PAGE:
DiRocco, who offered his young correspondent Kyle
Maistri that exact piece of advice on his latest story. Some
would call him a mentor.
The lowest Alligator guy in seventh with a 47-62 record
is Phil "How am I supposed to compete with a terrier?"
Kegler, whose girlfriend seems more concerned with get-
ting a new puppy than spending time with him. It's un-
derstandable, Phil's about as cute as Uga. Too soon?
Beginning a two-way tie for eighth at 46-63 is the Or-
lando Sentinel's Jeremy "I like to set the mood" Fowler,
who took Ben Volin out for a romantic dinner the other
night. He lit some candles, played a little Kenny G and
ordered a bottle of wine.
Also sitting in eighth is the Miami Herald's Joe "Wait,
we pick 10 games?" Goodman, who managed to pick both
UConn and Notre Dame this week, while withholding his
opinion on the LSU-Ole Miss game. We wouldn't want
to go on record with LSU this week either, with the Klan
being in town and all.


And continuing to sit in dead-last place but slowly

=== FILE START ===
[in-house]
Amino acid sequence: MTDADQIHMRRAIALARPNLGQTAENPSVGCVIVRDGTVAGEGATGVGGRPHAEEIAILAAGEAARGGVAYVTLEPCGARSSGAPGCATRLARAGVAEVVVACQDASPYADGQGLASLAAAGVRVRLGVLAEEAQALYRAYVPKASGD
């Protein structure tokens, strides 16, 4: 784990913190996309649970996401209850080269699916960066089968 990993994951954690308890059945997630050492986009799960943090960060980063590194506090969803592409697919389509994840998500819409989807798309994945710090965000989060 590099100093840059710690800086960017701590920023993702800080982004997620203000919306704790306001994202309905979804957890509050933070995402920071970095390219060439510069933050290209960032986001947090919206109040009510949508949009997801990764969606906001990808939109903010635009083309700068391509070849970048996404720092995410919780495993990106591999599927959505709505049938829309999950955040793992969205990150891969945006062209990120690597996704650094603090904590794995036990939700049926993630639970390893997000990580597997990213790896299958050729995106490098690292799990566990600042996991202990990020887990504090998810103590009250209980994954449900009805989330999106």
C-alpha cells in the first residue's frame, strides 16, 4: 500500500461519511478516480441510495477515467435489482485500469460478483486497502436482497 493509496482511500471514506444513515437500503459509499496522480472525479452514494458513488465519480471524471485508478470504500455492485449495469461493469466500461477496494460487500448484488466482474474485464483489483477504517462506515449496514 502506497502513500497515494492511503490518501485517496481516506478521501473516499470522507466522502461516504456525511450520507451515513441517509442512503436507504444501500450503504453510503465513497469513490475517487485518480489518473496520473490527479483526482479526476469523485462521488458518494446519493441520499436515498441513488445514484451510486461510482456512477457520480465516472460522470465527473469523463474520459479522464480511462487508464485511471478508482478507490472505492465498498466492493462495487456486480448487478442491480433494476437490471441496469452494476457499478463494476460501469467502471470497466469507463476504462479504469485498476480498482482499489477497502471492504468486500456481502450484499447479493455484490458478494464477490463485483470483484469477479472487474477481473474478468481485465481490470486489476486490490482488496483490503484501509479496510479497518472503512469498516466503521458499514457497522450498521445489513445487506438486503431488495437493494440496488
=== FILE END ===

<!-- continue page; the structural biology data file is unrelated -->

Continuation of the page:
gaining at 44-65 is the Palm Beach Post's Ben "I became a
man 15 years ago today" Volin, who offered up a little bit
too much information in his latest Facebook status. Ap-
parently he made the transition from Bernice to Ben on
the same day as his 13th birthday. Seems a little early to
be making that move, but it sure explains the affinity for
anything pink and the violent mood swings.


MDF EA
MICH MICH
USF USF
MSST ARK
OU TTr
ND ND
LSU LSU
STAN CAL
UGA UGA
ORE ORE
UF FIU


OSU (-12) at MICH
UL (+11) at USF
MSST (+11) vs. ARK
OU (-6.5) at TT
CONN (+6) at ND
LSU (+4) at MISS
CAL (+7.5) at STAN
UK (+9) at UGA
ORE (-6) at ARI
FIU (+45) at UF


OSU (-12) at MICH